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Researchers used AI to turn two-dimensional (2D) images into stacks of virtual three-dimensional (3D) slices showing activity inside organisms. Pixabay

A team of researchers has used Artificial Intelligence (AI) to turn two-dimensional (2D) images into stacks of virtual three-dimensional (3D) slices showing activity inside organisms.

Using deep learning techniques, the team from University of California, Los Angeles (UCLA) devised a technique that extends the capabilities of fluorescence microscopy, which allows scientists to precisely label parts of living cells and tissue with dyes that glow under special lighting.


In a study published in the journal Nature Methods, the scientists also reported that their framework, called “Deep-Z,” was able to fix errors or aberrations in images, such as when a sample is tilted or curved.

Further, they demonstrated that the system could take 2D images from one type of microscope and virtually create 3D images of the sample as if they were obtained by another, more advanced microscope.

“This is a very powerful new method that is enabled by deep learning to perform 3D imaging of live specimens, with the least exposure to light, which can be toxic to samples,” said senior author Aydogan Ozcan, UCLA chancellor’s professor of electrical and computer engineering.

In addition to sparing specimens from potentially damaging doses of light, this system could offer biologists and life science researchers a new tool for 3D imaging that is simpler, faster and much less expensive than current methods.


3D imaging that shows the activity inside organisms has been made easier with the use of AI. Pixabay

The opportunity to correct for aberrations may allow scientists studying live organisms to collect data from images that otherwise would be unusable.

Investigators could also gain virtual access to expensive and complicated equipment, said researchers.

“Deep-Z” was taught using experimental images from a scanning fluorescence microscope, which takes pictures focused at multiple depths to achieve 3D imaging of samples.

In thousands of training runs, the neural network learned how to take a 2D image and infer accurate 3D slices at different depths within a sample.

Then, the framework was tested blindly – fed with images that were not part of its training, with the virtual images compared to the actual 3D slices obtained from a scanning microscope, providing an excellent match.

The researchers also found that Deep-Z could produce 3D images from 2D surfaces where samples were tilted or curved.

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“This feature was actually very surprising,” said Yichen Wu, a UCLA graduate student who is co-first author of the publication. “With it, you can see through curvature or other complex topology that is very challenging to image.” (IANS)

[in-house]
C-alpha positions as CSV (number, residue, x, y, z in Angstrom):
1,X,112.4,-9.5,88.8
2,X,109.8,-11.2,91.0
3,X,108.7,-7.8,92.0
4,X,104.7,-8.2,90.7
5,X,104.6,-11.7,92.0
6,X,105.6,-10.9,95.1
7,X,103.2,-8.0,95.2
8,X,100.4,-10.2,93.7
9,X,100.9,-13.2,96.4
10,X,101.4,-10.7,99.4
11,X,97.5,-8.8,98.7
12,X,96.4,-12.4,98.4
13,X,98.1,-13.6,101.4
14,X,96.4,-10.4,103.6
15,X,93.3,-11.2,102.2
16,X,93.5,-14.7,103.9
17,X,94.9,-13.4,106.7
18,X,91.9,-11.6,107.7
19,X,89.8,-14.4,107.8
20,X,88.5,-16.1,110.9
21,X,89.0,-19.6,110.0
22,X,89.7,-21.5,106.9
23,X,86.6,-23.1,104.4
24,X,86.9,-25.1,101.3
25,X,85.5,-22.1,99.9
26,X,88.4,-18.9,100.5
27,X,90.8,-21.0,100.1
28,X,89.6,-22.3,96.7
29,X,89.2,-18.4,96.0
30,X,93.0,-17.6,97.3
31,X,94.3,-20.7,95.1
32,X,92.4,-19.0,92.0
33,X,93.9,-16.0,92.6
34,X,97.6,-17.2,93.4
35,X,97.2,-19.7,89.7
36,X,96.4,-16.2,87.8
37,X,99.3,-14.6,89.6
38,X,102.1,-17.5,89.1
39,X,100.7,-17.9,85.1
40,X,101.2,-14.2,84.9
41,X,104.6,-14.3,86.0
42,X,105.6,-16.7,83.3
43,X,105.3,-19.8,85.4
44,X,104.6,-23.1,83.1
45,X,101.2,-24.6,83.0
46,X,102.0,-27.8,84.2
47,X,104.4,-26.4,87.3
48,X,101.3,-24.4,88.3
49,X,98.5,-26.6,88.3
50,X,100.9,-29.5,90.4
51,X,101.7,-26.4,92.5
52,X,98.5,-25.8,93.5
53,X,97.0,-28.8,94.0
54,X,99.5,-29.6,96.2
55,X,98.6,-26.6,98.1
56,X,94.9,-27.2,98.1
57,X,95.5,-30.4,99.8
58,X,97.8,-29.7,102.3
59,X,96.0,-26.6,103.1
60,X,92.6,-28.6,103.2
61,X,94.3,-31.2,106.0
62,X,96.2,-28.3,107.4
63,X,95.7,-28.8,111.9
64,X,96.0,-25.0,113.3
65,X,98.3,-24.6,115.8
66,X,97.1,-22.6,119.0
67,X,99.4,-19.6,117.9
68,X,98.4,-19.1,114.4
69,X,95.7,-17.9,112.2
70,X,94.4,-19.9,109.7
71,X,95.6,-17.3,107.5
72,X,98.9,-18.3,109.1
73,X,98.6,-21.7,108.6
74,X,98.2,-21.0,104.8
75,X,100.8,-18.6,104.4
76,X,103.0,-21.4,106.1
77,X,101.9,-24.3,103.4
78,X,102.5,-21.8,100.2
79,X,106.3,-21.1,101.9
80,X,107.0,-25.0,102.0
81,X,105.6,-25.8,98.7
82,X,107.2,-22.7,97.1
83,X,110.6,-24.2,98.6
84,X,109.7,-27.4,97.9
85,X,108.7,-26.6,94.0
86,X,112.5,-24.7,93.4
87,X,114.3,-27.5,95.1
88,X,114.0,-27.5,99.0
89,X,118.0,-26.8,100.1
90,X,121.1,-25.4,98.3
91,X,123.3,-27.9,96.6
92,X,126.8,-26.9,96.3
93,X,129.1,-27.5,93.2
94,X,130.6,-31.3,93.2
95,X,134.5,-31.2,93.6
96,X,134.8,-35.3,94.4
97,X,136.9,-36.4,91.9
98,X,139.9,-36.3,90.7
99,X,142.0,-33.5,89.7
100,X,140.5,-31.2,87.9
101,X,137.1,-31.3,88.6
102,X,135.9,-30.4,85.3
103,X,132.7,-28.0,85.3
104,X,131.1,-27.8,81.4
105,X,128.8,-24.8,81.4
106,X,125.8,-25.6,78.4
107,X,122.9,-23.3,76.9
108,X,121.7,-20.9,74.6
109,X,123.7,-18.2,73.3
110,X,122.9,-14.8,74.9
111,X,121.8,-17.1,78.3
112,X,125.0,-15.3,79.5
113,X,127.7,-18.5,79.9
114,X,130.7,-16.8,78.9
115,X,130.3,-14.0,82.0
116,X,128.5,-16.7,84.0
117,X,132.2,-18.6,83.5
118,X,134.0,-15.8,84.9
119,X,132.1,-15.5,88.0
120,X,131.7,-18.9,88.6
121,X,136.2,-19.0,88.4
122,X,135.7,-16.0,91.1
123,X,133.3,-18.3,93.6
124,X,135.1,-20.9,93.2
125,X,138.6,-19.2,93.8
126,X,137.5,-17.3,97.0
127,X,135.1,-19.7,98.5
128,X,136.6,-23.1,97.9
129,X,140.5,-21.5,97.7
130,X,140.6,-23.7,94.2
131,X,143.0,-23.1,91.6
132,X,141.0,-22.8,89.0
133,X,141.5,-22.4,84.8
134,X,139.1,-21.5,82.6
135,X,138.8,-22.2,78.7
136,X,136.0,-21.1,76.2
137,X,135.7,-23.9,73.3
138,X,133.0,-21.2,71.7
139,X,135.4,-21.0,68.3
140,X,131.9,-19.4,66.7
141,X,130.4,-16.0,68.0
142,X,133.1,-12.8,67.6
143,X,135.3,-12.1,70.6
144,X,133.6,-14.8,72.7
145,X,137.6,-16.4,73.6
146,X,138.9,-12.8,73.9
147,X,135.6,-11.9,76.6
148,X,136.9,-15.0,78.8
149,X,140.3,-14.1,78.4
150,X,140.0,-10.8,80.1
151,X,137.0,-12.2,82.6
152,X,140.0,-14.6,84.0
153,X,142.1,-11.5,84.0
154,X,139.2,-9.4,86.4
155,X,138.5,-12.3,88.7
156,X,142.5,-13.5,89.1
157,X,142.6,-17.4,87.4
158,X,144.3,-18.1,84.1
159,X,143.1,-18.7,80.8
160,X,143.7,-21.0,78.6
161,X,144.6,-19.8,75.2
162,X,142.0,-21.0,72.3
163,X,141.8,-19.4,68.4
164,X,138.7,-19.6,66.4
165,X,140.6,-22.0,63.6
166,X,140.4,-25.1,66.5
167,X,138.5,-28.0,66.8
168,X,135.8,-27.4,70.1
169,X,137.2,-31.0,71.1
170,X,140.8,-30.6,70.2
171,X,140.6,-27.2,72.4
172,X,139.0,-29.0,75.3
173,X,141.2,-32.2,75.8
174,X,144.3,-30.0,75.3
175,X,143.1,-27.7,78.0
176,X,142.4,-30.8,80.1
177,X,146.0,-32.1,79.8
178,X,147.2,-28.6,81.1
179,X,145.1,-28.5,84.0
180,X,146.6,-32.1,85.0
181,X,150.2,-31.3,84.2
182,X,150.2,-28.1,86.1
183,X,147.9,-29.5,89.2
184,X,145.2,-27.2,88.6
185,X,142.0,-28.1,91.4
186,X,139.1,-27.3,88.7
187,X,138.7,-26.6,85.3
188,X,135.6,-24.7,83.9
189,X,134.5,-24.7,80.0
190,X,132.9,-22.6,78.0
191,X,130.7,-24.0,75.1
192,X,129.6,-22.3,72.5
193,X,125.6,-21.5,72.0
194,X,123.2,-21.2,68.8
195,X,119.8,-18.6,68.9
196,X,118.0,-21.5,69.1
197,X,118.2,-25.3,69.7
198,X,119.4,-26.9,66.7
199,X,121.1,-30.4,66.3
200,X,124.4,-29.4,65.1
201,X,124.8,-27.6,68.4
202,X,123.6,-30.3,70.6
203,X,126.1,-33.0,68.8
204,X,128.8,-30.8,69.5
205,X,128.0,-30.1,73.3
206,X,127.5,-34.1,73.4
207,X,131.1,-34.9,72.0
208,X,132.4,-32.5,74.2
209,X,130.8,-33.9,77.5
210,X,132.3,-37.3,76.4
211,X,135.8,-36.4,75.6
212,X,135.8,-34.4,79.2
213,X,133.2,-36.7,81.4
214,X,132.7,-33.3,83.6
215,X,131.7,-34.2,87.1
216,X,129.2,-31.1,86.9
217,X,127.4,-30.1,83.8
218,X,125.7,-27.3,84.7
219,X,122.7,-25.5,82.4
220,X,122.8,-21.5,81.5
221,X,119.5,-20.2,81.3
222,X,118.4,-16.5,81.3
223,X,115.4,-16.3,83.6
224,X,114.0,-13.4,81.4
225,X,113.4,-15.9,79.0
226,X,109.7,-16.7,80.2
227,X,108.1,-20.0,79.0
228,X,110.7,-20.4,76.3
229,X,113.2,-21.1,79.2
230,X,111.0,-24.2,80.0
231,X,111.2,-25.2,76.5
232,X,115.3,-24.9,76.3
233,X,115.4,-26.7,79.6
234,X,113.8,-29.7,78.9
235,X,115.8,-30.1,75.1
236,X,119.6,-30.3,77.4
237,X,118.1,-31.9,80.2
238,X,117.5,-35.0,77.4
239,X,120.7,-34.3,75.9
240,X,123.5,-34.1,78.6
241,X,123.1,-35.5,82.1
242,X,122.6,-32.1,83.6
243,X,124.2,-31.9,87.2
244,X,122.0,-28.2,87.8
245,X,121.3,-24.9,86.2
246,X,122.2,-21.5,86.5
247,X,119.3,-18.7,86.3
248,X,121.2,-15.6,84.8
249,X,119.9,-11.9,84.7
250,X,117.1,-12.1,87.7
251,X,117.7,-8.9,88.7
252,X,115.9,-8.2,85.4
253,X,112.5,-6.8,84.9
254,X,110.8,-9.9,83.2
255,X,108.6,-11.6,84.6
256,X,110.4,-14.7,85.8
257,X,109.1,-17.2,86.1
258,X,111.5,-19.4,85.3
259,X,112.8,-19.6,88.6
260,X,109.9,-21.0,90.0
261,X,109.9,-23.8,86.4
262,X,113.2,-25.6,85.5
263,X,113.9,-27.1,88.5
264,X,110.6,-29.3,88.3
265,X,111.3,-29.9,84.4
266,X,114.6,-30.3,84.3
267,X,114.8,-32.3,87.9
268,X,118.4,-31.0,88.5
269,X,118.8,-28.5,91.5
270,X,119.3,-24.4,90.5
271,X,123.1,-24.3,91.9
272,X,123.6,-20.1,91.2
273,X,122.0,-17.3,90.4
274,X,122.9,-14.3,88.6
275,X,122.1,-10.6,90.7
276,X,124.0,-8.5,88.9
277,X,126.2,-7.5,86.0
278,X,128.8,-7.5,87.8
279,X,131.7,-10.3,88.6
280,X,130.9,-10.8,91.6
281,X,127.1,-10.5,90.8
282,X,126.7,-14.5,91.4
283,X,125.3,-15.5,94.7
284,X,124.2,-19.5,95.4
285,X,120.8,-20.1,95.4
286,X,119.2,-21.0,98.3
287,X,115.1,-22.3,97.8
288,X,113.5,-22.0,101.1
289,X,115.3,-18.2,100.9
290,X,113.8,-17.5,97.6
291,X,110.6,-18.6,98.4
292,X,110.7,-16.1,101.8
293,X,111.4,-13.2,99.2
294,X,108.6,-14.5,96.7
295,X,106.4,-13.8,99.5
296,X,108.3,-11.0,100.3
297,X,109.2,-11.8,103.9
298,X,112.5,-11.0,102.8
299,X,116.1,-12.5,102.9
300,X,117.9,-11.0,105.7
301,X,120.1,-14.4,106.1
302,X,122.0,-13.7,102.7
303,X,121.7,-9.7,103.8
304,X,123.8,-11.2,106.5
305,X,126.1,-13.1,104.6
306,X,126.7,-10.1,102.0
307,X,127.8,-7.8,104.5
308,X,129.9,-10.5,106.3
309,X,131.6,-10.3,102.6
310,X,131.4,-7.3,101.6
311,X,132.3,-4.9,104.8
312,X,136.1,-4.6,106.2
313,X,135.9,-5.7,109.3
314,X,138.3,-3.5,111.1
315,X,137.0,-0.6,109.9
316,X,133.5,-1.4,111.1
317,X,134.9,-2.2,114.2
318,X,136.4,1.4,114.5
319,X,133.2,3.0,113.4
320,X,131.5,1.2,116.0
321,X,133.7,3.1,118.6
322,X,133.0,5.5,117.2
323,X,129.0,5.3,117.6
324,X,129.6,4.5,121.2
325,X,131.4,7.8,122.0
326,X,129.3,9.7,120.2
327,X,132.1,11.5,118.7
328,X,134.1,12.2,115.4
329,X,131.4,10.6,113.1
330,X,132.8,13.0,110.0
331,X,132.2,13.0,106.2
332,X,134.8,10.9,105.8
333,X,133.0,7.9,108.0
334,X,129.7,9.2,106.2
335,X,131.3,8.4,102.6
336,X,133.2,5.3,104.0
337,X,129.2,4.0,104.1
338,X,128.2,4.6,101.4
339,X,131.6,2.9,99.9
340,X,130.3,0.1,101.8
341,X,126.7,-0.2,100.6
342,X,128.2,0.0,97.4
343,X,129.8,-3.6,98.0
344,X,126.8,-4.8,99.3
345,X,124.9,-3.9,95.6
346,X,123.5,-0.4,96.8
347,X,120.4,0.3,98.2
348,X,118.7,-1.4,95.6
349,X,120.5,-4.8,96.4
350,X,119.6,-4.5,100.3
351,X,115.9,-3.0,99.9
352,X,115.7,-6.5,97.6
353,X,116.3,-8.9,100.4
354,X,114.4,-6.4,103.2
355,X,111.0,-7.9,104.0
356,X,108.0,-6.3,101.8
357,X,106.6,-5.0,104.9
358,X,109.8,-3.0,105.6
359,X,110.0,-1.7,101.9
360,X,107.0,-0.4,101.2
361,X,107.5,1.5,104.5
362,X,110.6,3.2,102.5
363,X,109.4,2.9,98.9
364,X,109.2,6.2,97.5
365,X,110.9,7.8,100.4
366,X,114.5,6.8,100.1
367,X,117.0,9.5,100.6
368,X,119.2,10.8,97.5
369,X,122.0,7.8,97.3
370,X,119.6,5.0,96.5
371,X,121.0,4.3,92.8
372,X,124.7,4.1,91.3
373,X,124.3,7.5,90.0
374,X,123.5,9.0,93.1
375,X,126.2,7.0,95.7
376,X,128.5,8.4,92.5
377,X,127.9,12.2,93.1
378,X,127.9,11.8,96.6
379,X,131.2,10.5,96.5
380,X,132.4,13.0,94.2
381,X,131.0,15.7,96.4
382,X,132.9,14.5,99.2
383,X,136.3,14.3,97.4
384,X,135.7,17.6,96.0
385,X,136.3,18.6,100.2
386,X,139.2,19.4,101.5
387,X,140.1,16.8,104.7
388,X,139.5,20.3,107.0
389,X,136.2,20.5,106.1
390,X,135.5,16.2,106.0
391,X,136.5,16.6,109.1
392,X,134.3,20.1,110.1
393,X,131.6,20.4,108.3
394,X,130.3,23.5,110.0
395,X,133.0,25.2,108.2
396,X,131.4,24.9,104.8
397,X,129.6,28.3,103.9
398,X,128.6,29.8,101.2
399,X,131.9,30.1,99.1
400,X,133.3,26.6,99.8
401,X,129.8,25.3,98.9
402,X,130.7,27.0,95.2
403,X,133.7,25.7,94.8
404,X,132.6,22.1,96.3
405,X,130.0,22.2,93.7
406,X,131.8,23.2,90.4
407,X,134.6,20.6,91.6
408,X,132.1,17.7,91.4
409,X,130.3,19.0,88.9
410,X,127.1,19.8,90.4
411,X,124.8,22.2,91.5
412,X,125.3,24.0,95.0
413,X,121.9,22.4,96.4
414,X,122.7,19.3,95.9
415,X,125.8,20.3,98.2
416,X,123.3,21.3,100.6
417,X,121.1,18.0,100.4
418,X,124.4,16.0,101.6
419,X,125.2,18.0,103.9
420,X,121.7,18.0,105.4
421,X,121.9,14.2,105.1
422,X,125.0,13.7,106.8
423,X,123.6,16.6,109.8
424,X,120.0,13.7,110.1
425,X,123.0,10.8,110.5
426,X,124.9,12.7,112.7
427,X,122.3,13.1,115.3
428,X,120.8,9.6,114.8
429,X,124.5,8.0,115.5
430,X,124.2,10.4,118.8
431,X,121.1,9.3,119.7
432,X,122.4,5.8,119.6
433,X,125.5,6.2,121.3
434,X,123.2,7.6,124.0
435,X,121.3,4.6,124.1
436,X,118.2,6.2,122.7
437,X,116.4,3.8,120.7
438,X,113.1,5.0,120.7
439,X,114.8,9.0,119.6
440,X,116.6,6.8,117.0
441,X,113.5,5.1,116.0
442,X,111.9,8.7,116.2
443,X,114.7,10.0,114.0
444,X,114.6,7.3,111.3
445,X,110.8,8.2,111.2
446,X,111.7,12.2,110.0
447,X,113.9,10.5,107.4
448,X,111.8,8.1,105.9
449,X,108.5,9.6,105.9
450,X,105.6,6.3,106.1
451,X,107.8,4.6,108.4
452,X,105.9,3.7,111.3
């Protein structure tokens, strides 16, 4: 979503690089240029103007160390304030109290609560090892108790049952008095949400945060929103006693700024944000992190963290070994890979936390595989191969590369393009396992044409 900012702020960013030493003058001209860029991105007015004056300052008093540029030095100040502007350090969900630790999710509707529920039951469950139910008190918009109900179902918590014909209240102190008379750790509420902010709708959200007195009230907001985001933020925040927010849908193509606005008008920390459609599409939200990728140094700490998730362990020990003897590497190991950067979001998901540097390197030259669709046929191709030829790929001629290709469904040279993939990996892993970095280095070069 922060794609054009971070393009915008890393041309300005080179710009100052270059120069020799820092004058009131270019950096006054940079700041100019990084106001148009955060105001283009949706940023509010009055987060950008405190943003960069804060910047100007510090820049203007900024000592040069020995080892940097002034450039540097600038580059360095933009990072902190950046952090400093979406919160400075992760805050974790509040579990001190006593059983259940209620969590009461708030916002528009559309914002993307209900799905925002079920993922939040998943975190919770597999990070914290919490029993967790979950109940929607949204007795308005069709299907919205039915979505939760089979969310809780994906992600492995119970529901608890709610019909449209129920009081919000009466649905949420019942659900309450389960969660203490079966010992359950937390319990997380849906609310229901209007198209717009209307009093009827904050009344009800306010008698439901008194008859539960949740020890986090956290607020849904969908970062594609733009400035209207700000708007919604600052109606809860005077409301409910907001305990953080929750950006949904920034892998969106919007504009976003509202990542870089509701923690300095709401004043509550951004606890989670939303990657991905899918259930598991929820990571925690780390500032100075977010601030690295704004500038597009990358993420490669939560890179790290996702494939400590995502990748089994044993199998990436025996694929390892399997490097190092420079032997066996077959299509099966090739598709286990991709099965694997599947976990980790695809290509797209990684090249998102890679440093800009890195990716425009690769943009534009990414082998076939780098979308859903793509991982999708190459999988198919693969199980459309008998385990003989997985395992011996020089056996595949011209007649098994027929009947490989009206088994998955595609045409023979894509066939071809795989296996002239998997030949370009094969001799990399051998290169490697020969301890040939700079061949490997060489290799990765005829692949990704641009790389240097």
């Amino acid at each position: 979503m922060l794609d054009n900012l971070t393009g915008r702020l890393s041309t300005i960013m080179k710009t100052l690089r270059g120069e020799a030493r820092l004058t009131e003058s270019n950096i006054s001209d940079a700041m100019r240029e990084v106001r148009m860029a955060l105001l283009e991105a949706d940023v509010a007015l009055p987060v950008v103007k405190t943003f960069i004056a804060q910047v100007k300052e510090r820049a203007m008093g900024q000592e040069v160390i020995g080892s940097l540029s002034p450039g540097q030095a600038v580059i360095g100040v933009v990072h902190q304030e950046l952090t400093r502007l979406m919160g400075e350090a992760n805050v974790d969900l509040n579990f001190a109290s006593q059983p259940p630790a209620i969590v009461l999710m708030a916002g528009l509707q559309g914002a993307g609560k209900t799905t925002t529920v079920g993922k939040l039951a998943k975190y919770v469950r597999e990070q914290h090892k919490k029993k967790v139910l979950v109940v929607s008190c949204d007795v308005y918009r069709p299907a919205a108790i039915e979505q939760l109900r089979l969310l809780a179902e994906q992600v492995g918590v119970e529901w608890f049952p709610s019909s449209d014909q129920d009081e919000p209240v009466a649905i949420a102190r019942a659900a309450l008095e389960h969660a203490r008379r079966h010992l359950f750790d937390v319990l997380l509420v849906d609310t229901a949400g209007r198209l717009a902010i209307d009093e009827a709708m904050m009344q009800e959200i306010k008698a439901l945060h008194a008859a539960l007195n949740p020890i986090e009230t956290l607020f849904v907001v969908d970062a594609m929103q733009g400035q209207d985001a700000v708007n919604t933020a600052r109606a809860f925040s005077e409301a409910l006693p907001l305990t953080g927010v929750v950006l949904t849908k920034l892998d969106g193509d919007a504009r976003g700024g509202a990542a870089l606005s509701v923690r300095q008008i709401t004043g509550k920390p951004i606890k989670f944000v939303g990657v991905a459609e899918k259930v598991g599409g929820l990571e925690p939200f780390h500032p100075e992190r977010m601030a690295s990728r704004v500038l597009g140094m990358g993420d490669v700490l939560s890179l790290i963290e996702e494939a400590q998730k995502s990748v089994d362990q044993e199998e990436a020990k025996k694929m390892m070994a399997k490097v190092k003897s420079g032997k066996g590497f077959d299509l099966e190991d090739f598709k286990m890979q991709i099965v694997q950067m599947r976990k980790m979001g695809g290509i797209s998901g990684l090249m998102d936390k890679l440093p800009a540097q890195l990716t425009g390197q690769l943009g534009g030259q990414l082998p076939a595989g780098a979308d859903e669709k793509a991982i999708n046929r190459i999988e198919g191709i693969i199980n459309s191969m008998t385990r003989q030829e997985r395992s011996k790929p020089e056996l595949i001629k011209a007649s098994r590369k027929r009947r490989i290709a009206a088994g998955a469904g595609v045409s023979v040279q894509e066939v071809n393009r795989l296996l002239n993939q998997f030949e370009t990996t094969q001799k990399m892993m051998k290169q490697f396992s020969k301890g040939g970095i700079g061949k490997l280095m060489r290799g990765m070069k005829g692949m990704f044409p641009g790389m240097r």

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Tokyo Olympics 2020 Indian wrestler Ravi Kumar enter semi finals.

Indian wrestler Ravi Kumar (57kg) and Deepak Punia (86kg) enjoyed fruitful outings at the Tokyo Olympic Games as they secured semifinal berths in their respective weight categories at the Makuhari Messe on Wednesday.

On the opening day of the wrestling competition, Ravi Kumar defeated Bulgaria's Georgi Vangelov 14-4 on technical superiority to reach the last-four in the men's 57kg category, while compatriot Deepak Punia overcame China's Zushen Lin 6-3 on points to advance to the semifinals.

Ravi Kumar will take on Nurislam Sanayev of Kazakhstan in the last-four, while Punia will be up against David Morris Taylor of the USA.

Earlier, Ravi Kumar had won his opening-round bout by technical superiority against Colombia's Oscar Tigreros to secure a quarterfinal spot. Competing in the Round-of-16 bout against the Colombian wrestler, the 23-year-old Ravi Kumar, who is making his Olympic debut, showed no nerves as he dominated the bout to win by technical superiority (13-2).

Ravi Kumar landed attack after attack and went 13-2 up, winning the bout by technical superiority with minutes to spare. In wrestling, building up a 10-point lead over the opponent results in a victory by technical superiority.

India's 86kg freestyle wrestler Deepak Punia showed no signs of the niggle that had forced him to pull out of the Poland Open Ranking Series in Warsaw in June, as he defeated Nigeria's Ekerekeme Agiomor on technical superiority to secure a quarterfinal berth.

He got his Olympic campaign to a fine start as he was in control from the start of the bout and hardly ever allowed his Nigerian opponent any room to maneuver his moves, finally winning with a 12-1 on technical superiority.

Punia, who had also suffered an elbow injury just before the Games, was slow at the start but came into his own as the bout progressed, inflicting takedowns at regular intervals to earn points.

The Indian wrestler eased into a 4-1 lead at the break and extended his lead comfortably in the second period.

Punia, the silver medallist from the 2019 world wrestling championships, then set up a clash with China's Lin Zushen in the quarterfinals and defeated him 6-3.

(IANS/HP)